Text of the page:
Got a cold or flu? UNMC researcher says try chicken soup to ease symptoms

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Though University of Nebraska Medical Center physician and researcher Stephen Rennard, M.D., is recognized around the world for his expertise in lung disease, it’s his chicken soup scientific research study that has gained the most attention.
Dr. Rennard found that chicken soup contains a number of substances, including an anti-inflammatory mechanism, that might ease the symptoms of upper respiratory tract infections.
A challenge outside the normal realm of scientific research, and curiosity about the long-touted folk medicine, led him to embark on an off-beat study to see whether chicken soup may indeed have medicinal value.
Dr. Rennard, Larson Professor of Medicine in the pulmonary and critical care medicine section at UNMC, had for years watched his wife, Barbara, cook her grandmother’s chicken soup recipe when a cold was going around their family of 10. Known as “Grandma’s Soup,” the recipe includes chicken, onions, sweet potatoes, parsnips, turnips, carrots, celery stems, parsley, salt and pepper.
“She told me the soup was good for colds,” Dr. Rennard said. “I’ve heard that a zillion times. Then I started to think, ‘Well, maybe it has some anti-inflammatory value.’ Everyone’s heard this from their mother in many cultures. No one seems to have a monopoly on the insight of the value of chicken soup.”
The suspected benefits of chicken soup were reported centuries ago. The Egyptian Jewish physician and philosopher, Moshe ben Maimon, recommended chicken soup for respiratory tract symptoms in his 12th century writings which were, in turn, based on earlier Greek writings. But, there’s little in the literature to explain how it works.
So in 1993, he challenged the age-old folk remedy by taking chicken soup from the kitchen to the laboratory. Three batches of soup prepared in the home of Dr. Rennard and studied in the laboratory under controlled conditions. For comparison purposes, commercial soups were obtained from a local supermarket and prepared according to the directions on the label.
Researchers collected neutrophils from blood donated by healthy volunteers.
The study’s focus was to find out if the movement of neutrophils – the most common white cell in the blood that defends the body against infection – would be blocked or reduced by chicken soup. Researchers suspect the reduction in movement of neutrophils may reduce activity in the upper respiratory tract that can cause symptoms associated with a cold.
In the laboratory, UNMC scientists diluted the soup and subjected the neutrophils to several variations of the soup, including vegetables, chicken and a combination of the ingredients. The team found the movement of neutrophils were reduced. Samples taken during the initial stages of the soup with chicken broth alone were not found effective in inhibiting neutrophil movement.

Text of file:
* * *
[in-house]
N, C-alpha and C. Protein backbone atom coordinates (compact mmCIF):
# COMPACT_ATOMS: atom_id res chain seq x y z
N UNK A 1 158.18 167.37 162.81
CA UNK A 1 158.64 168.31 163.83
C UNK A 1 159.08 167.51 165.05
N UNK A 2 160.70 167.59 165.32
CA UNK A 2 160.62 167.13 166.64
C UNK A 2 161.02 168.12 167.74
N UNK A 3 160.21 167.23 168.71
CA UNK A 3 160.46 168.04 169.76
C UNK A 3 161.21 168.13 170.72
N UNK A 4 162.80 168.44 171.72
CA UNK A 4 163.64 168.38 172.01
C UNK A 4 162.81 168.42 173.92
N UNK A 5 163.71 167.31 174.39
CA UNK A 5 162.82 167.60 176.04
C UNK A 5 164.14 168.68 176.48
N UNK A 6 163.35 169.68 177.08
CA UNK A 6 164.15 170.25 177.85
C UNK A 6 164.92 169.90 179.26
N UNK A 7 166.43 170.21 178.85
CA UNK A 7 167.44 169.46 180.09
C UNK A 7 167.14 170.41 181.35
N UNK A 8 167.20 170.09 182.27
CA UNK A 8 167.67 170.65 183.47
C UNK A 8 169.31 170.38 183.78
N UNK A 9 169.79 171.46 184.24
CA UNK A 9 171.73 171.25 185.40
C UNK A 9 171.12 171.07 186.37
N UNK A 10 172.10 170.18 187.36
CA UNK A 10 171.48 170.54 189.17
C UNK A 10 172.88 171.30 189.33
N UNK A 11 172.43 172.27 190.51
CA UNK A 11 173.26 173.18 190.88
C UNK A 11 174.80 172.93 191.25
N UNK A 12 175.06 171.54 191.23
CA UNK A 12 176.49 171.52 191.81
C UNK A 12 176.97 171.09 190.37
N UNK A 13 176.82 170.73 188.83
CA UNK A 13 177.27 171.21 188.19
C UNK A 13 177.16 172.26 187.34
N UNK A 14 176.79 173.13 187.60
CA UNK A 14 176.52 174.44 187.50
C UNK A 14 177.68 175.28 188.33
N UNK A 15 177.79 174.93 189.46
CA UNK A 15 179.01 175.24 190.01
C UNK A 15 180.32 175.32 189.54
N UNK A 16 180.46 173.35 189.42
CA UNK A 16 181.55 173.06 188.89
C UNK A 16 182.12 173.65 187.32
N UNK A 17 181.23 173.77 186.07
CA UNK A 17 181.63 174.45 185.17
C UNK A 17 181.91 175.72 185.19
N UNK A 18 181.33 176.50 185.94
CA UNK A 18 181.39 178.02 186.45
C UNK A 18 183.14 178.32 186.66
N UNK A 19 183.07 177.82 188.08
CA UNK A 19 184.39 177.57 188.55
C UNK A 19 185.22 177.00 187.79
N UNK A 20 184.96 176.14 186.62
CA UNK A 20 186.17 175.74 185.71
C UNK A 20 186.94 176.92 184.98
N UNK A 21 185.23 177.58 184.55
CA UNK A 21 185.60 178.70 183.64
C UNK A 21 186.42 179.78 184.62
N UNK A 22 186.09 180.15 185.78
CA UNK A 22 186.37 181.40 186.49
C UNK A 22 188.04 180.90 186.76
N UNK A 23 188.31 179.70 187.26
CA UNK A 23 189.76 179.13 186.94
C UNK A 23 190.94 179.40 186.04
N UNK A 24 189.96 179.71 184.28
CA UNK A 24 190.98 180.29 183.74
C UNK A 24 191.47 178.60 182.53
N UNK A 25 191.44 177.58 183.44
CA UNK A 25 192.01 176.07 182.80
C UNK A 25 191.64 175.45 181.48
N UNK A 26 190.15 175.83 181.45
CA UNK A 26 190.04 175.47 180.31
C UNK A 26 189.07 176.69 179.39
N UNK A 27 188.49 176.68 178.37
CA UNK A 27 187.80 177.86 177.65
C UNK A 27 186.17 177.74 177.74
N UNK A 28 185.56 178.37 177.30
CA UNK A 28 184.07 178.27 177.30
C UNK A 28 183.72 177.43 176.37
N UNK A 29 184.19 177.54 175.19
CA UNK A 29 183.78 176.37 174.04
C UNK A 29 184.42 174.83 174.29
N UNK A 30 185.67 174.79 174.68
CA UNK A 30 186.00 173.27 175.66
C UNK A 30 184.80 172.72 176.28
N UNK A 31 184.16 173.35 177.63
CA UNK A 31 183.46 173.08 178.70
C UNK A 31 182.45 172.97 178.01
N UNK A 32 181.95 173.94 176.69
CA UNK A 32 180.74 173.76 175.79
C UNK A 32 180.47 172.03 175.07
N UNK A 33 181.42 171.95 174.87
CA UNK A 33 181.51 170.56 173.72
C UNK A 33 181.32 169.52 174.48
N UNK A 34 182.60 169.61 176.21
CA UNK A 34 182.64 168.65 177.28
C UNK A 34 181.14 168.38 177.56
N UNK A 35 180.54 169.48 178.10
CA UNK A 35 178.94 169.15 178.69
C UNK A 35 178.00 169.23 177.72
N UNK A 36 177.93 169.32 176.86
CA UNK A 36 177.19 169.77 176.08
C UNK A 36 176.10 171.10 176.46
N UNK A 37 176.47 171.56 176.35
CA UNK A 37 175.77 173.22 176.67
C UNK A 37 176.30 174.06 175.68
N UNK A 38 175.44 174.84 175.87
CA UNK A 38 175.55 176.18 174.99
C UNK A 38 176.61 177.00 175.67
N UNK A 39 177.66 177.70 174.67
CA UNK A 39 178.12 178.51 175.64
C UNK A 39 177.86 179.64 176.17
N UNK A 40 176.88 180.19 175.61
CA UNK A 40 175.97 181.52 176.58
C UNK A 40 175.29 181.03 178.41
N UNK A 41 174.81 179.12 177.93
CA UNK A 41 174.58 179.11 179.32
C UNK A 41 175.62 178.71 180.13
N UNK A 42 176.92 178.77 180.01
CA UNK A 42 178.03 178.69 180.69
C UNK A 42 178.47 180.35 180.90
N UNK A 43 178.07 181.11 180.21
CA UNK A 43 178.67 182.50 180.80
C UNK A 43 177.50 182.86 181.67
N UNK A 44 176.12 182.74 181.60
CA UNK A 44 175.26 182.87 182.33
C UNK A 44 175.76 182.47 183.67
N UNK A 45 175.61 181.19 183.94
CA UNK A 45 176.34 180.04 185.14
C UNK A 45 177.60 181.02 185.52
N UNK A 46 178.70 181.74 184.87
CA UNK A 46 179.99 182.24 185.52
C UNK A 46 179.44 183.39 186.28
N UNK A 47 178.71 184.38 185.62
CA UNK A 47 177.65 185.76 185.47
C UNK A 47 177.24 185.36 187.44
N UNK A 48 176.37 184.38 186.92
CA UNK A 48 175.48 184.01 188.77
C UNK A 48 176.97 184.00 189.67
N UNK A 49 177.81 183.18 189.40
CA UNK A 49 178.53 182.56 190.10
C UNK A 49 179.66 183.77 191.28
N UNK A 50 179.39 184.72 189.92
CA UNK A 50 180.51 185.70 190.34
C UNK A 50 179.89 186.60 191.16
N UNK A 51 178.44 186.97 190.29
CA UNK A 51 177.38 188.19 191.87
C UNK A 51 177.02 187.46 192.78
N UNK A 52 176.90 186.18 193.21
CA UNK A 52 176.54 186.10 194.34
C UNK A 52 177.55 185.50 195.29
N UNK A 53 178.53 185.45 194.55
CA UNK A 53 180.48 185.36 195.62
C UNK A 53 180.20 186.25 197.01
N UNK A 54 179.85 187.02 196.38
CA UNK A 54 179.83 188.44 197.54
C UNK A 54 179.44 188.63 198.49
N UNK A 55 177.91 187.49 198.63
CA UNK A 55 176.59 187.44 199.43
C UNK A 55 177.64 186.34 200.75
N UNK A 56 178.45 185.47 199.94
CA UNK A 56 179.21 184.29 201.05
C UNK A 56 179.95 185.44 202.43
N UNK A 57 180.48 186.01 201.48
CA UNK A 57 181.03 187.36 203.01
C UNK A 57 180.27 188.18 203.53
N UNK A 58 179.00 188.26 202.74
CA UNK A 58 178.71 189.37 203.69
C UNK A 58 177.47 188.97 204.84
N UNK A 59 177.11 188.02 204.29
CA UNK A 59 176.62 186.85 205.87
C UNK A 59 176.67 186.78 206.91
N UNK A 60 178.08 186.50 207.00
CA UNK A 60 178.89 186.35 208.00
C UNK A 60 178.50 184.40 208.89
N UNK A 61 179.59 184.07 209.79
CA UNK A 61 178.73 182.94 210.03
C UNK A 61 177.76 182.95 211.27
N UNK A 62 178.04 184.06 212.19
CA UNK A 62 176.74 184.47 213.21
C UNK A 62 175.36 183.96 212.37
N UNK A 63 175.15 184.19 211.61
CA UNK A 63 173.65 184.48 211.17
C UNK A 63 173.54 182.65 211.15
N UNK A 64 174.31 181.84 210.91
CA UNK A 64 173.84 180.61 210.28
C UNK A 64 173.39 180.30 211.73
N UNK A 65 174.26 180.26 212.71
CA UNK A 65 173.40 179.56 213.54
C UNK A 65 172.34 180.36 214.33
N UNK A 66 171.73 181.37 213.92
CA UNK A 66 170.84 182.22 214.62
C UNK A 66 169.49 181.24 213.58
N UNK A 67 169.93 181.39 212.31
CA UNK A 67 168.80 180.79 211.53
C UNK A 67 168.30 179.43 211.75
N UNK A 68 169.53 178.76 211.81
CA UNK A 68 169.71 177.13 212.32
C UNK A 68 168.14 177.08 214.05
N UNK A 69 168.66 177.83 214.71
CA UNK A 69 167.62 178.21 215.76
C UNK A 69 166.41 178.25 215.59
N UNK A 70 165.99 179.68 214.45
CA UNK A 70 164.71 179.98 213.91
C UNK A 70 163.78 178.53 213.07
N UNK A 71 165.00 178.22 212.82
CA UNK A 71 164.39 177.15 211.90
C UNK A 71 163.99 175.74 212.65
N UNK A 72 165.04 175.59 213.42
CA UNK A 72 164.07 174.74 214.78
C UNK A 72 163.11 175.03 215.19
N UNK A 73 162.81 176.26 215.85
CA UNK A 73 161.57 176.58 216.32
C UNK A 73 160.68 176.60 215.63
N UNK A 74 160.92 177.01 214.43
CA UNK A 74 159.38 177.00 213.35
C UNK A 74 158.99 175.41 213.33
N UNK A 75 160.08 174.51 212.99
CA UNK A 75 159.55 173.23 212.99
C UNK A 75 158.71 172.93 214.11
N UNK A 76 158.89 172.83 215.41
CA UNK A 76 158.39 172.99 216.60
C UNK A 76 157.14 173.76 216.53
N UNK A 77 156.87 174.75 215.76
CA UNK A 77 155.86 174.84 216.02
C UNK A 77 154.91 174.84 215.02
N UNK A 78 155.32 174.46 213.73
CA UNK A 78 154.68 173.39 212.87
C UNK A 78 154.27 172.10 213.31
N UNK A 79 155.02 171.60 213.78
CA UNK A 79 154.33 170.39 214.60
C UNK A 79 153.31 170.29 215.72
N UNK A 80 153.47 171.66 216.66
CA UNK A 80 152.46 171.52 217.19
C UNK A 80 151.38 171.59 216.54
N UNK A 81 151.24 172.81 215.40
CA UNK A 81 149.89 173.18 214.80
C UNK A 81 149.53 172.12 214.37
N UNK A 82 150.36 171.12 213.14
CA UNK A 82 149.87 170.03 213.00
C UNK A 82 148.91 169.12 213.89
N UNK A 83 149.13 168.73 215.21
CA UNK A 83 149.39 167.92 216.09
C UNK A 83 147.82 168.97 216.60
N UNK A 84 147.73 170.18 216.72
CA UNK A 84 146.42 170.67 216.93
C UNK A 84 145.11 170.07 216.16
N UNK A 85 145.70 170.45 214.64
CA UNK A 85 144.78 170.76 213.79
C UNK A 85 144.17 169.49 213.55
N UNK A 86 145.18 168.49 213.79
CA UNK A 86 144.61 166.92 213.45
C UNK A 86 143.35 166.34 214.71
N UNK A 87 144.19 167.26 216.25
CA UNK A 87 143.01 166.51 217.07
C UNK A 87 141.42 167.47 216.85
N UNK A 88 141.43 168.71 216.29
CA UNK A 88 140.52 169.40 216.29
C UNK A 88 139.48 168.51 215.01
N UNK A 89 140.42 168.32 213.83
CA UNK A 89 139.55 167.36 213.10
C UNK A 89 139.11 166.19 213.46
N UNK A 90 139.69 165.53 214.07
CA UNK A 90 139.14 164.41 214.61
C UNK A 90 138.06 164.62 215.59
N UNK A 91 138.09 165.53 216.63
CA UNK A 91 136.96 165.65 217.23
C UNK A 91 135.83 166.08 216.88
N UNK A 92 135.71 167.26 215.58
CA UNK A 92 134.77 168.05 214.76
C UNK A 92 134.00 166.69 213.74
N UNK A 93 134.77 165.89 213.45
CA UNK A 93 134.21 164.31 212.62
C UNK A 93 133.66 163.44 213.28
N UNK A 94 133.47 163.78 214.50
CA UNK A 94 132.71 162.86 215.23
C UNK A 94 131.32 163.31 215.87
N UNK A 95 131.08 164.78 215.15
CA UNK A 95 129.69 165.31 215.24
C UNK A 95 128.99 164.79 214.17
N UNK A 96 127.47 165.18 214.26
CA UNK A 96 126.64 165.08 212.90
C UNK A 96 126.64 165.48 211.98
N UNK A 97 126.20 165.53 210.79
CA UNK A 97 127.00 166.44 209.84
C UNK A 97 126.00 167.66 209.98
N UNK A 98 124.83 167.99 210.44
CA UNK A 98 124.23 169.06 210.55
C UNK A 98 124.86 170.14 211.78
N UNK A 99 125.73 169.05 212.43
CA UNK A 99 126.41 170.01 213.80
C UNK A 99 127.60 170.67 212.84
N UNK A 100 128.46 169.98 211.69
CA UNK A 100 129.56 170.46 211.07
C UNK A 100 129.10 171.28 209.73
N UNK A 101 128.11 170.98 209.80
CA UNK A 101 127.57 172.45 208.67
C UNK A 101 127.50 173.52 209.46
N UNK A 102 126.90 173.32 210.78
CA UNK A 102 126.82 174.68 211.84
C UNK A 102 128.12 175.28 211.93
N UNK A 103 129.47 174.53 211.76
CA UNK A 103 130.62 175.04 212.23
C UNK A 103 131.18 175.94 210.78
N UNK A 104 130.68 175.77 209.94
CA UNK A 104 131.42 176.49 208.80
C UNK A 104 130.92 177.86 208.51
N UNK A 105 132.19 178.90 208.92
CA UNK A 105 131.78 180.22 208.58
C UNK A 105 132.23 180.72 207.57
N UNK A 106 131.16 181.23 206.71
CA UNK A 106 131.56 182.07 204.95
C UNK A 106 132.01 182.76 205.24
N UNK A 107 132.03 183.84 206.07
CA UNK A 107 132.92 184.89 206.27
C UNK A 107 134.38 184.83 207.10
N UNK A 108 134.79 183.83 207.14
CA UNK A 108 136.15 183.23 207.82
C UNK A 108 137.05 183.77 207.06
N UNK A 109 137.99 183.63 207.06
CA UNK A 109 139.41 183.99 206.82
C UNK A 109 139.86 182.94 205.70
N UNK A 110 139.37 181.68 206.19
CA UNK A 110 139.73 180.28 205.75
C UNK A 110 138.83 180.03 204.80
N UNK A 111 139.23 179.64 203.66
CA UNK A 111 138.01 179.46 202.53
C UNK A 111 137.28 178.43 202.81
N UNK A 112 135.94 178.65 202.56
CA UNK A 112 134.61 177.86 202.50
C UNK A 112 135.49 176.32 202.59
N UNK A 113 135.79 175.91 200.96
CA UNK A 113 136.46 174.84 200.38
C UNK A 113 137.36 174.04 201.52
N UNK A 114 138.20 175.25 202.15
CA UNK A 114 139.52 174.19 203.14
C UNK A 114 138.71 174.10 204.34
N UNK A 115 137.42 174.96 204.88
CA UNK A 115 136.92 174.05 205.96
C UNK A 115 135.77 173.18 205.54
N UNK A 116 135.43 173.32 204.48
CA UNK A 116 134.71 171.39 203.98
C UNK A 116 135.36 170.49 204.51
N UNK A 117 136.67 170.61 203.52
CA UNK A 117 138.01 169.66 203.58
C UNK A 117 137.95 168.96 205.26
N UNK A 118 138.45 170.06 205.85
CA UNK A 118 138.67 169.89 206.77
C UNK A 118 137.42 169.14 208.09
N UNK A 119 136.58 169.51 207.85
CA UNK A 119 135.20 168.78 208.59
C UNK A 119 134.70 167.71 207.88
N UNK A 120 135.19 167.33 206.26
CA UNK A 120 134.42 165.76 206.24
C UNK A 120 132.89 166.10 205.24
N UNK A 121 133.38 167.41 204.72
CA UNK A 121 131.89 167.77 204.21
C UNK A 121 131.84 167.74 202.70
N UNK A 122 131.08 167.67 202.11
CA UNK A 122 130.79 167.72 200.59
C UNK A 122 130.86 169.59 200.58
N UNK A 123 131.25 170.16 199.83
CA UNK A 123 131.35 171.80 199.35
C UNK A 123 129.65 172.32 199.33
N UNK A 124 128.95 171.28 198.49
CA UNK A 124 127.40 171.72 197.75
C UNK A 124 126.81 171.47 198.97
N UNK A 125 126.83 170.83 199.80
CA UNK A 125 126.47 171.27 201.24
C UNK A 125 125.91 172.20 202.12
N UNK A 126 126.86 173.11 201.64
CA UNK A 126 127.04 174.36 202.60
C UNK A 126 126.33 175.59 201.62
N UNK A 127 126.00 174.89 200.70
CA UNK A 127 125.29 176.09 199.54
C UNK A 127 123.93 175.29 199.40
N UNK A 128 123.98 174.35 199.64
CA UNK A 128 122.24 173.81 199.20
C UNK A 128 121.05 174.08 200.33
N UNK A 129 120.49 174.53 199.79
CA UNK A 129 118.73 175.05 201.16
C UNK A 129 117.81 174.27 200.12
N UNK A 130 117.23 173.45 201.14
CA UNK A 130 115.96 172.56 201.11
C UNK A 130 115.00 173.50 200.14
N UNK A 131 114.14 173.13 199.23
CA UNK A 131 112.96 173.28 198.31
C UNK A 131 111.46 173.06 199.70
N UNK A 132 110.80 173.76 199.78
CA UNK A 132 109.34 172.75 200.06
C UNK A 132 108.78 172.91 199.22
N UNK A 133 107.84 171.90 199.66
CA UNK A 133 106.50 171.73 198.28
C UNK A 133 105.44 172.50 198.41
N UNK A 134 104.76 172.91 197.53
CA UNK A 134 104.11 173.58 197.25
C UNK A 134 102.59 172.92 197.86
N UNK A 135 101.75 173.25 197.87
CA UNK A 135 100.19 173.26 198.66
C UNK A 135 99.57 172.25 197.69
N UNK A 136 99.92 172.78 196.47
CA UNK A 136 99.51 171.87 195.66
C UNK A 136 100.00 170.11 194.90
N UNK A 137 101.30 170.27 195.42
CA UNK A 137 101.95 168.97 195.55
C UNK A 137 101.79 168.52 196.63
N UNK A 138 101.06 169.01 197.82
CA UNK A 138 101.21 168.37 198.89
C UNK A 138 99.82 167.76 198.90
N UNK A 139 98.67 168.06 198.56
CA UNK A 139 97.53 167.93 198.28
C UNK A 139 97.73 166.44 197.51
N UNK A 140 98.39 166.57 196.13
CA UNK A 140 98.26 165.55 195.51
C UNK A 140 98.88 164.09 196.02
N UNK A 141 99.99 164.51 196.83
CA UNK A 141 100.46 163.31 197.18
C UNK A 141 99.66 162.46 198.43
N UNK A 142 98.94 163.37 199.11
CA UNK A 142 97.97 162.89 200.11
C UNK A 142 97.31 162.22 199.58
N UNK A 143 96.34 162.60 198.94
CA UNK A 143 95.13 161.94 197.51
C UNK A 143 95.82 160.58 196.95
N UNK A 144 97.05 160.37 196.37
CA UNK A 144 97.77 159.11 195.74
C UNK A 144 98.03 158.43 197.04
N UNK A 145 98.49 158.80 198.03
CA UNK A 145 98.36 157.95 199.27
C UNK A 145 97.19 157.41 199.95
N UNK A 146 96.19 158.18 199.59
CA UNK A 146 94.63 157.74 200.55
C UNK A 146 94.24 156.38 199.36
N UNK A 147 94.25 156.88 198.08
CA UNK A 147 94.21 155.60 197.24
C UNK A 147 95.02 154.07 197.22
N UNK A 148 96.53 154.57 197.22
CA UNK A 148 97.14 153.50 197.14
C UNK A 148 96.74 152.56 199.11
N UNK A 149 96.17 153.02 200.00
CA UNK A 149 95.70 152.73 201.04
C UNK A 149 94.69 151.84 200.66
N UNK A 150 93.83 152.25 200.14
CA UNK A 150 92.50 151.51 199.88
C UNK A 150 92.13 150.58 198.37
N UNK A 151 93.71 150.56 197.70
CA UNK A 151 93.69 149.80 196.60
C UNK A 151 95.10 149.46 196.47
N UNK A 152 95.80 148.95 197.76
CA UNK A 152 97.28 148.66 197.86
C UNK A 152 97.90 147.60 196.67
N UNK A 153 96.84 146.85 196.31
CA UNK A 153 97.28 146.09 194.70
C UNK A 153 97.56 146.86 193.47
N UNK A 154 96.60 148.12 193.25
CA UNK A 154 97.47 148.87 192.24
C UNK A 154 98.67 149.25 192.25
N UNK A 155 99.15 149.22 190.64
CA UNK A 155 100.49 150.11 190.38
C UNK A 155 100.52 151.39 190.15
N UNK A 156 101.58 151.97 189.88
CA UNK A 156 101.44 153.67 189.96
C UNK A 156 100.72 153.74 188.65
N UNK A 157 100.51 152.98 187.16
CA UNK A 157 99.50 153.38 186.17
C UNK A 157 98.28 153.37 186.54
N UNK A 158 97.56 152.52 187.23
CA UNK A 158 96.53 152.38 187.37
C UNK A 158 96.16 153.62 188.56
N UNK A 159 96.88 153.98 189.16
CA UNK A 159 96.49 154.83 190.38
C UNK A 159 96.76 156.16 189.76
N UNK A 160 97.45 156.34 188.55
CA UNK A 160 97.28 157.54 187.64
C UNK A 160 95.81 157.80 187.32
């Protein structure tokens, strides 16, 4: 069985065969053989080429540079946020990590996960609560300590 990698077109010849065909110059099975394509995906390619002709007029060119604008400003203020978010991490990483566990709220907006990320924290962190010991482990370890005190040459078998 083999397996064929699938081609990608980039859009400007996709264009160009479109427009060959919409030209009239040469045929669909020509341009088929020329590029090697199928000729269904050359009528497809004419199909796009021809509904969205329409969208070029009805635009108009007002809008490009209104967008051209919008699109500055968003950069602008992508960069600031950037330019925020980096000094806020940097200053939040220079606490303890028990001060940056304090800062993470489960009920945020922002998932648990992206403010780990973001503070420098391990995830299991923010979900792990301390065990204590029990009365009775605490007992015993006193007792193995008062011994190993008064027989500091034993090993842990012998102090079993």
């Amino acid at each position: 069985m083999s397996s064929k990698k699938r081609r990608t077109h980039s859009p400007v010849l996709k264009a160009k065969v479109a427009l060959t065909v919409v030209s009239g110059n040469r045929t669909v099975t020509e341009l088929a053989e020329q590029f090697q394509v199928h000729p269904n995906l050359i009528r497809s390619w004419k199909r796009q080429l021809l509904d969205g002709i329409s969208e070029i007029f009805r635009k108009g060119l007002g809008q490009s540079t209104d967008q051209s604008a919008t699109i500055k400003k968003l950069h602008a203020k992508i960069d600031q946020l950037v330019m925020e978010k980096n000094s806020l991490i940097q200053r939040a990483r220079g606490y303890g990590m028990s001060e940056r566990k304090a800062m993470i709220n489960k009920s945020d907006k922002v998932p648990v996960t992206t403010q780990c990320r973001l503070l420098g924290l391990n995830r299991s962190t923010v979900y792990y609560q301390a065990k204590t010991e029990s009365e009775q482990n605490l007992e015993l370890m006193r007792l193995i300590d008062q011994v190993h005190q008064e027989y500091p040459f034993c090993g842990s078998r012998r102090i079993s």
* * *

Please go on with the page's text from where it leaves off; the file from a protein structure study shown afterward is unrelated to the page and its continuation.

Though researchers were not able to identify the exact ingredient or ingredients in the soup that made it effective against fighting colds, they theorize it may be a combination of ingredients in the soup that work together to have beneficial effects.
“All vegetables and the soup had activity,” Dr. Rennard said. “I think it’s the concoction.”
Many of the store-bought soups had the same inhibitory effect.
Researchers noted that “Grandma’s soup” has several unusual features. It contains strained vegetables. Dr. Rennard noted, however, that the inhibitory activity was observed with several other recipes that lack the particles from vegetables. “Thus,” he said, “while the identity of the biologically active materials is unknown, it seems likely they are water-soluble or extractable. Pureed carrots or other vegetables are not recommended as a remedy while chicken soup is.”
“A variety of soup preparations were evaluated and found to be variably, but generally, able to inhibit neutrophil chemotaxis,” he said. “The current study, therefore, presents evidence that chicken soup might have an anti-inflammatory activity, namely the inhibition of neutrophil migration.”
The soup also may improve rehydration and nutrition in the body, he said, and the psychological and physical comfort soup provides may also have a placebo effect.
He submitted a scientific abstract of the results of his study in 1993, he said, mostly because of its amusement value. His abstract was accepted and he presented it to hundreds of physicians and researchers during a conference in San Francisco. Then in October 2000, his study was published in CHEST, the journal of the American College of Chest Physicians.
Dr. Rennard’s study has been featured more than 1,000 times in the mass media. “When I’m gone, out of all the research I’ve done, I’ll probably be remembered most for my research on chicken soup,” Dr. Rennard said.
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